‘Today is Market Day in Lourmarin’ the German ‘Munster’ family tell us ‘you really must go!’ ‘We went last week and it is amazing!’ they tell us. They will not be going to the market today because their holiday is over and they are starting their journey home this morning. ‘Today is Market Day in Lourmarin’ the Swiss couple (on the next pitch to ours) tell us ‘you really must go!’ We have taken to calling them the ‘Swiss Family Robinson’ (readers of the book will understand). ‘We are going down as well!’ they say. They are Christians, by the way … Methodists … and what is more he is a Methodist Minister (although he is running his own taxi business at the moment). When they ‘sang grace’ again at their evening meal the other day, Julia and I both spontaneously responded ‘Amen’ at the finish (in loud voices). They were quite surprised and we had a good chat together. It turns out that they had guessed we were Christians as well (although they found it difficult to get their heads round the fact that we were both ordained Baptist Ministers, and not just me). ‘Today is Market Day in Lourmarin’ the ‘Oldies’ tell us ‘you really must go!’ The ‘Oldies’ are a British couple who have moved into one of the nearby mobile homes. They are really, really, really old … and frail with it! Julia says that it will be us (well me at least) in a few years time. ‘Today is Market Day in Lourmarin’ the Dutch ‘Professor’ and his wife tell us ‘you really must go!’ The ‘Professor’ looks every inch an academic … grey hair, goatee beard, horn rim specs, pipe, always reading a heavy tomb of a book, and he speaks several languages (including better English than I do).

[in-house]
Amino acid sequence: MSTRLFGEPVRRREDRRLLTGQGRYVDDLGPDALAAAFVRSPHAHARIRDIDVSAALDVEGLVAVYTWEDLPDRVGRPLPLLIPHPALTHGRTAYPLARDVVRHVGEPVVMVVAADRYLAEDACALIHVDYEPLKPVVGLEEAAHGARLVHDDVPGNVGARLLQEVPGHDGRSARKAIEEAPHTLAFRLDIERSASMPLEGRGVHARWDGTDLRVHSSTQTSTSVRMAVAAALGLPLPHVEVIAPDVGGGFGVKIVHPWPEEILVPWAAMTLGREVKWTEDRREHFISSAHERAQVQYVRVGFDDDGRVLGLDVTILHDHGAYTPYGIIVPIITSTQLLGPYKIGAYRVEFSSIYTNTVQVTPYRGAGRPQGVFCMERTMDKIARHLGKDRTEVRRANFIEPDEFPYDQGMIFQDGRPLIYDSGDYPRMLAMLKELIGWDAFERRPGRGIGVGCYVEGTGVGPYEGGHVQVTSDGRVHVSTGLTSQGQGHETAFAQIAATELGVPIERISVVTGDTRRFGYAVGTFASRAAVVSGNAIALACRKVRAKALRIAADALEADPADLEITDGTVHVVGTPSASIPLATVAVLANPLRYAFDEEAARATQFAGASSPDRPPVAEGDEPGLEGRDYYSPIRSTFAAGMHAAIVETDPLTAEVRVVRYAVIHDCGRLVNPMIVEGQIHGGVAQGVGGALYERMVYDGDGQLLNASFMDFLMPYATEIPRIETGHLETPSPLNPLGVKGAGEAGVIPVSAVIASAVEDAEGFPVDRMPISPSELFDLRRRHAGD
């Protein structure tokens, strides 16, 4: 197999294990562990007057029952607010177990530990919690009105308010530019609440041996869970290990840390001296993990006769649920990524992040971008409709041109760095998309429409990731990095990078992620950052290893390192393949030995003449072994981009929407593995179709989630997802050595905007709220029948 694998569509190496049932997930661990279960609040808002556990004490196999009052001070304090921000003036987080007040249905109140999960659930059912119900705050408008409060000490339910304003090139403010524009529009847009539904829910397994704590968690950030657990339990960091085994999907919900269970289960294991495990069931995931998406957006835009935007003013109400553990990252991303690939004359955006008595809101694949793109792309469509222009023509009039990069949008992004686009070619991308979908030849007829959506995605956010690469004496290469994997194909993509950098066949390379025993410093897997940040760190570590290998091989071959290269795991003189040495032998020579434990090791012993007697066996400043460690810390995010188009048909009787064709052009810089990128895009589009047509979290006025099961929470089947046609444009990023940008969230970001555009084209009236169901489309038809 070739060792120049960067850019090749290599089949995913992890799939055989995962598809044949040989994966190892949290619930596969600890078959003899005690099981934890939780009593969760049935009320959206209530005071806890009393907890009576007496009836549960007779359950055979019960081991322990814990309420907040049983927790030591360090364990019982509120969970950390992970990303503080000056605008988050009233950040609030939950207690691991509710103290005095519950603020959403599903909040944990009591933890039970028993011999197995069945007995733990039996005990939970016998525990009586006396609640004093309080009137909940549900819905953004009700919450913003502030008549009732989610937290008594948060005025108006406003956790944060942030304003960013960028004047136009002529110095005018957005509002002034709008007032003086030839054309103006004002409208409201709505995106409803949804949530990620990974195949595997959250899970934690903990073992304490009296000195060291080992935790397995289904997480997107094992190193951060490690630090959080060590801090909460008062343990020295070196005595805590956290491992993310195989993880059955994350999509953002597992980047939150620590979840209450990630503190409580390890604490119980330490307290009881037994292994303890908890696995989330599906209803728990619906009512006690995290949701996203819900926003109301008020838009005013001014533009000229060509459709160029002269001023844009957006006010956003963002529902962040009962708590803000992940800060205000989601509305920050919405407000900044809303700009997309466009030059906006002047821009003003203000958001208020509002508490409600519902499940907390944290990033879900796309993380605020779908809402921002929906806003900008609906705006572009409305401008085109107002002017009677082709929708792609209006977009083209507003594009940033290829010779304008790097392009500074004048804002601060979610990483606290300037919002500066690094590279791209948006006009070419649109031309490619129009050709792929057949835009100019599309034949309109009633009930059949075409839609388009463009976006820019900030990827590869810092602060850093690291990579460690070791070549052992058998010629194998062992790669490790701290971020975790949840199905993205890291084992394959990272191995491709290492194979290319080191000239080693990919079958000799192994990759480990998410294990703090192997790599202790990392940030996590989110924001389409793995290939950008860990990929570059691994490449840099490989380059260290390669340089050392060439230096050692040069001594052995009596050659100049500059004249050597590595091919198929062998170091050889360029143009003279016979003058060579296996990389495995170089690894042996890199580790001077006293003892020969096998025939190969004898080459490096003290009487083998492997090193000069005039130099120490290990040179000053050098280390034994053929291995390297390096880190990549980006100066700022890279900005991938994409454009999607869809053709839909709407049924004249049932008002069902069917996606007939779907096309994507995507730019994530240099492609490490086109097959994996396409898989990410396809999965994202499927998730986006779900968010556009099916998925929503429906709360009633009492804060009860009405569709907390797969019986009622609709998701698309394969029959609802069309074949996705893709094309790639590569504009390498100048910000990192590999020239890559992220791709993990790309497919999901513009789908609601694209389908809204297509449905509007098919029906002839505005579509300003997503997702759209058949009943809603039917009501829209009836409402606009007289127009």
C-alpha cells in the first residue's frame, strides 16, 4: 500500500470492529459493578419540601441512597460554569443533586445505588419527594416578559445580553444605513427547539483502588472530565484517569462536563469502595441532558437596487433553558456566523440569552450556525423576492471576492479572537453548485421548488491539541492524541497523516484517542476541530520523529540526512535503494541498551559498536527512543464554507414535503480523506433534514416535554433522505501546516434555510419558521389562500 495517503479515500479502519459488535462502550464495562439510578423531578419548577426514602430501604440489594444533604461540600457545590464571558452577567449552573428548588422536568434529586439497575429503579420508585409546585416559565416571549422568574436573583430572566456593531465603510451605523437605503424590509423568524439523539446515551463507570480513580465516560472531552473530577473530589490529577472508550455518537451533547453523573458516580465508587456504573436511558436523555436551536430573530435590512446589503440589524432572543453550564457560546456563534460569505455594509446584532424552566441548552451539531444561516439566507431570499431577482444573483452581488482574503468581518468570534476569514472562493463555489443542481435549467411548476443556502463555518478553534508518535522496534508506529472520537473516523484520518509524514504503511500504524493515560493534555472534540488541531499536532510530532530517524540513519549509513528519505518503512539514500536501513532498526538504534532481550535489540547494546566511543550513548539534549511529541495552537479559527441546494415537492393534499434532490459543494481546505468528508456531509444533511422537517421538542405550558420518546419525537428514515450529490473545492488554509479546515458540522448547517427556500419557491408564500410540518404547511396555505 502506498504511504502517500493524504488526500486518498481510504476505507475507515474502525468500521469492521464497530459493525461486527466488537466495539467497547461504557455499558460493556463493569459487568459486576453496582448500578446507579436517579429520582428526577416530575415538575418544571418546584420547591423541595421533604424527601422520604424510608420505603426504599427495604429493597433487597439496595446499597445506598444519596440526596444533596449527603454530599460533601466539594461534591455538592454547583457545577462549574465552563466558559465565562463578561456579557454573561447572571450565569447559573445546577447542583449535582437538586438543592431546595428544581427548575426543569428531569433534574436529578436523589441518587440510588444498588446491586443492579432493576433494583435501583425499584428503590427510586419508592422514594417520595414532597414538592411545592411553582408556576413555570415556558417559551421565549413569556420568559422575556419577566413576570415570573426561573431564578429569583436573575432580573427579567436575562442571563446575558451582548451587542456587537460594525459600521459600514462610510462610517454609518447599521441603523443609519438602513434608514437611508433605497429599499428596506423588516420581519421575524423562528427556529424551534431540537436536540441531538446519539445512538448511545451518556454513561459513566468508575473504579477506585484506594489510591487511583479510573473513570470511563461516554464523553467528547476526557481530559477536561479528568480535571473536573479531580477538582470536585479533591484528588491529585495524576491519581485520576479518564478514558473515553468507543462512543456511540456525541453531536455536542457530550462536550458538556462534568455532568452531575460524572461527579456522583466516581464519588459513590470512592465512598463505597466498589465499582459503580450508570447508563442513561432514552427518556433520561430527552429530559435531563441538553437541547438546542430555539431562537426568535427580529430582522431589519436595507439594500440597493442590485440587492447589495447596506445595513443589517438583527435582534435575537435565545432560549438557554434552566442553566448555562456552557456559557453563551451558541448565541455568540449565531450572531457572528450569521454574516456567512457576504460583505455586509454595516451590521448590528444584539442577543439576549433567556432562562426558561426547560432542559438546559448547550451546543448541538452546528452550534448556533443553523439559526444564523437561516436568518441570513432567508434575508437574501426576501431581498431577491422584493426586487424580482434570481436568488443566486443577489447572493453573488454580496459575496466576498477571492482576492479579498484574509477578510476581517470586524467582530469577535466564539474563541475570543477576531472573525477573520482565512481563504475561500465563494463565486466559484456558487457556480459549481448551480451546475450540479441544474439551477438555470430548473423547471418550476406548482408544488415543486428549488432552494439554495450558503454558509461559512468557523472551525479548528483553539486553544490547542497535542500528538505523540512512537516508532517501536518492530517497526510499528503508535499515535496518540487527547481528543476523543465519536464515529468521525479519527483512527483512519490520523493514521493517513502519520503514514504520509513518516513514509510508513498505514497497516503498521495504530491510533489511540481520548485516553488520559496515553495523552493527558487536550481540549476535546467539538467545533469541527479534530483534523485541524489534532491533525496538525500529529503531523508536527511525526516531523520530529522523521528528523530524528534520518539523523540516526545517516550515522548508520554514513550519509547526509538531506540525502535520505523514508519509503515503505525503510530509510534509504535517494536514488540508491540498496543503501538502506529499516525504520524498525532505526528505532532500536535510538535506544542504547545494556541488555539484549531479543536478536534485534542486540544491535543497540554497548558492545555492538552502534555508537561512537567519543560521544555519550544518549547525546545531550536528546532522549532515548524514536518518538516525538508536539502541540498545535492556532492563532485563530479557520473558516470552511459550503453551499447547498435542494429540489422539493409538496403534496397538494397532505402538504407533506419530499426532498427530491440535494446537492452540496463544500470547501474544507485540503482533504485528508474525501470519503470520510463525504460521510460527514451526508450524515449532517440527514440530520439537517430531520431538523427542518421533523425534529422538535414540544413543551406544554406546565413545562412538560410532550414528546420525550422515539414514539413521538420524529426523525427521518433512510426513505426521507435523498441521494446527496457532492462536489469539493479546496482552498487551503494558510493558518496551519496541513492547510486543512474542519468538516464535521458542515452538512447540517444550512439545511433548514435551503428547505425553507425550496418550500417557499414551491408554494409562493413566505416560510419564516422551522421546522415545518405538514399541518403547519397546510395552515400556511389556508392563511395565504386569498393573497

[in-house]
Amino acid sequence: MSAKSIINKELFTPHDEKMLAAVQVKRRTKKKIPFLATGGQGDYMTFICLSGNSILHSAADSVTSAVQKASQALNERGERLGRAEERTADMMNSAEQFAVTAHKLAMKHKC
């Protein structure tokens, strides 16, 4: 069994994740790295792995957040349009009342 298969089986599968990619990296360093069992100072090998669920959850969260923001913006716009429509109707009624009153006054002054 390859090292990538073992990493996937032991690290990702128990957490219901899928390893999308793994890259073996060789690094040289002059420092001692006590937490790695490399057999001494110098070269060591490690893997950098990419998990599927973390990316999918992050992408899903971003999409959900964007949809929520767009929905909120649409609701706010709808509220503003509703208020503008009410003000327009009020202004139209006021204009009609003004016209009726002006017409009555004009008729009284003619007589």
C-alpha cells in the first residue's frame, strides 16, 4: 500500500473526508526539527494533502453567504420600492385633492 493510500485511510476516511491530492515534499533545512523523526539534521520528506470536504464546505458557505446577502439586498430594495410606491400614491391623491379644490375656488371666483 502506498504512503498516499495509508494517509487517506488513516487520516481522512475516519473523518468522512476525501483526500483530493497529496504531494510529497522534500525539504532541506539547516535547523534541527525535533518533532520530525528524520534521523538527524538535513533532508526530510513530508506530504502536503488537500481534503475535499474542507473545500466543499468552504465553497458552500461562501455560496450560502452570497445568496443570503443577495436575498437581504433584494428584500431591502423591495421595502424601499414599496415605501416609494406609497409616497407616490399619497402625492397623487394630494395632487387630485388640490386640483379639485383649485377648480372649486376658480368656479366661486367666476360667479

Anyway, getting back to Market Day in Lourmarin … everybody seems to be telling us that ‘Today is Market Day in Lourmarin’ and that we ‘really must go!’ It seems that most of the campsite is going and so we decide to join the camp exodus to Lourmarin. We set off early to get to the market and back again before the midday heat really hits in. We dispense with breakfast … we will have a coffee and a pain au raisin at our favourite café. It is already getting really hot as we take the 15 minute walk from our campsite into the town. We need a coffee by the time we arrive. We go to the café where we were provided with such entertainment by the Mexicans on our first visit a few days ago. The same waiter is on duty. The café is packed and he seems to be the only one on duty. He is literally running between the tables in order to keep up with the various orders. We manage to find a table in the shade and wait for him to catch our eye. There is no rush on our part … perhaps we are slowly adjusting to the French laissez faire approach to life? Ten minutes later the waiter comes over to us and demands our order. We speak in French (which appears to be his only language). We tell him we would like coffee and I would like a pain au raisin please. He tells me that I can’t have a pain au raisin … if I want one I must join the queue at the Boulangerie just along the road. The queue is massive, and we hesitate about joining on the end of it. The waiter is impatient. He tells us that his café offers either a croissant, or a baguette with some jam … which do we want … hurry up and choose? His French is too quick for me … I don’t understand all that he is saying … I ask Julia to translate for me. The waiter loses patience and storms off muttering something about ‘I’ll come back when you have decided!’ Its obviously not just Mexicans he doesn’t like. Its not even the English … or the Dutch … or the Germans … or anyone ‘foreign’! He clearly doesn’t even like the French judging by his attitude! He probably doesn’t even like his wife … if he has one?